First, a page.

We all have that friend who is always put together perfectly, from her outfit to her home! Here at Interior Canvas, we are lucky enough to have a friend who fits that description…and also happens to be a professional home organizer! Kelsey Jackson, founder of Life. Well Kept, is here today to help us get organized. We asked her to start with our playrooms first! Tired of tripping over legos and finding broken crayons everywhere, we are ready to get this room in tip-top shape!
Let’s Get Organized….In The Playroom!
1. Sort, purge and de-clutter
With the holidays behind us, we have most likely accumulated more toys (i.e. clutter) for our playrooms. So this is the perfect time to go through and get rid of the items that your children have outgrown or that are no longer working properly. Children (and mothers!) can have a hard time letting go of things, so I recommend doing the first sweep through your playroom alone. You decide what should be donated or trashed and set these boxes aside (out of sight of your children) for a week or two before getting rid of them permanently, just in case your child is devastated that something is missing. Then work with your children to see if they can identify anything else that can go. This is a great opportunity to start teaching them how to be organized, as well as teaching them the importance of sharing their things with people less fortunate.
2. Get things off the floor
Kids won’t last long in a space that is unorganized, where they don’t have room to move around. Bookshelves or some other type of shelving system are the best way to keep things organized and off the floor. This is where you will put all of your bins, baskets, and totes.
(Kelsey’s Pick: Bulk Bins at Pottery Barn Kids)
3. Create storage systems
Once you have created the space for storage with shelves, you need to create storage systems that work for your children. They need to be easily accessible (not too high and out of their reach) and the items need to be visible and/or clearly labeled. This helps make clean up quick and easy! You can use clear or mesh storage containers, as well as, lined wicker baskets and totes. If you can’t label with a sticker, you can find baskets with chalkboards or use luggage tags around the handle. Again, if a child is not reading, you can always attach a picture of the stored item. Lastly, make sure that your bins are not too large. Larger bins tend to pile in more clutter, making it harder to find things inside and difficult to transport around the room.
4. Designate areas to play
Having designated areas to play helps children stay focused and play longer. You can carve out a corner for reading, near a bookshelf with a comfortable chair or bean bag. I also think it is essential to have a table and chairs for arts and crafts, games and puzzles. This gives kids a place to sit down and focus on something. The same goes for crafts. Have a designated area with an easel and art supplies, a place where your children know they can be creative and even get a little messy!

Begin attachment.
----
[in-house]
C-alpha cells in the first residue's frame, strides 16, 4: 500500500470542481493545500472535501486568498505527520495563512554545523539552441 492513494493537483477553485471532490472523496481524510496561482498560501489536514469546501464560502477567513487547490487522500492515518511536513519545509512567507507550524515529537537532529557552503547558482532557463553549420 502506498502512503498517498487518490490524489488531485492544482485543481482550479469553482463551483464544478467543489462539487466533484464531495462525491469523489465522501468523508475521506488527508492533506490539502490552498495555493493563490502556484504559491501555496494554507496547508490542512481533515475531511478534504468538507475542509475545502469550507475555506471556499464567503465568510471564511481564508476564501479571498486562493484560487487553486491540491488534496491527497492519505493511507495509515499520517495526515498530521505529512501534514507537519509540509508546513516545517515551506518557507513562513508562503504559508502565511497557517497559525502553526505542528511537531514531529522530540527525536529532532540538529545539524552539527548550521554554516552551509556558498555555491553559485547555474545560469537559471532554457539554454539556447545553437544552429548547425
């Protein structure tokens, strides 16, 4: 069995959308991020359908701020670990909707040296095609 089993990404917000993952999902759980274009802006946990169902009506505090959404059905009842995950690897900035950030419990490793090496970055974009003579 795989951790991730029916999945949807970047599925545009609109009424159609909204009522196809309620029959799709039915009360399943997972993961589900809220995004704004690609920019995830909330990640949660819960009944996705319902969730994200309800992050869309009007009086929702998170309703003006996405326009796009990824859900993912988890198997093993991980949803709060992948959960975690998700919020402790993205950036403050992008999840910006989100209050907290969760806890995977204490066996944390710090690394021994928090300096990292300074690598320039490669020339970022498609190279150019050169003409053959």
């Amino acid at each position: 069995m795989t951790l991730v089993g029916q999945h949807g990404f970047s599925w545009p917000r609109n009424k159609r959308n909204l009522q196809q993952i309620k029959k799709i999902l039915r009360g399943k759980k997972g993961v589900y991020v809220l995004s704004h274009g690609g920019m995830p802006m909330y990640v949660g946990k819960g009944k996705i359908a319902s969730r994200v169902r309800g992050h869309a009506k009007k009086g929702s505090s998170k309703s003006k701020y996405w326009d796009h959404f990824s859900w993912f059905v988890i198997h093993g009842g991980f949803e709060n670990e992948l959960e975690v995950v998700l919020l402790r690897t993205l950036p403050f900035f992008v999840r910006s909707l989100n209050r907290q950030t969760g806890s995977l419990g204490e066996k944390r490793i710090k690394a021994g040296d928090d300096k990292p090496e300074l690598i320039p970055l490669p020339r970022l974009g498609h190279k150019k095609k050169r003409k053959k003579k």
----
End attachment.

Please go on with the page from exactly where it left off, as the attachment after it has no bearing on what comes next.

5. Display artwork
Displaying your child’s artwork is a great way to decorate a playroom. We have a large bulletin board in our playroom filled with my boy’s art from school and camp. You can also hang their artwork on a clothesline along the wall and attach it with clips. Similar to a bulletin board, this is an easy way to display art but also keep it interchangeable. When new work comes home, you can swap it out! A more permanent way to display some of your favorite pieces on the wall is in gallery frames. But keep in mind, you can’t save everything! You and your child can work together to decide what stays and what goes. If they are having a difficult time choosing, put a number on it…tell them they can keep 10 of their favorites. Again, this is a great opportunity to teach them about organization and reducing clutter.
At the end of each year, you make room for new artwork by deciding what should be saved forever in a keepsake box (just make sure you put their name and age on the back!) and what should be tossed. If you are having a difficult time throwing things away, take a picture of each piece and store the images on your computer. This is a good way to reduce clutter, but save the memories (you can even create an art book with the photos later). Also, you can scan the art or use an app on your phone to store the memories (l like the Artkive app).
6. Rotate toys
Doesn’t it seem like our kids have more “stuff” than they actually play with? Consider putting some of their things away and bringing them out again after a few months. This way, your playroom stays neat and organized and your children can focus on the toys in front of them. Then you can swap them out and they have something new to enjoy!
7. Create a nice environment
Lastly, be sure the playroom feels welcoming to children. Pick a soothing, but bright paint color and make sure the room is well-lit.
Images 1) pichomez.com 2) serenaandlily.com 3) thecontainerstore.com 4) potterybarnkids.com 5)momscraftyspace.com 6) thecontainerstore.com 7) target.com potterybarnkids.com 9) potterybarnkids.com 10) babble.com 11) thecontainerstore 12) serenaandlily.com 13) Kiki Morton Photography 14) Kelsey Jackson
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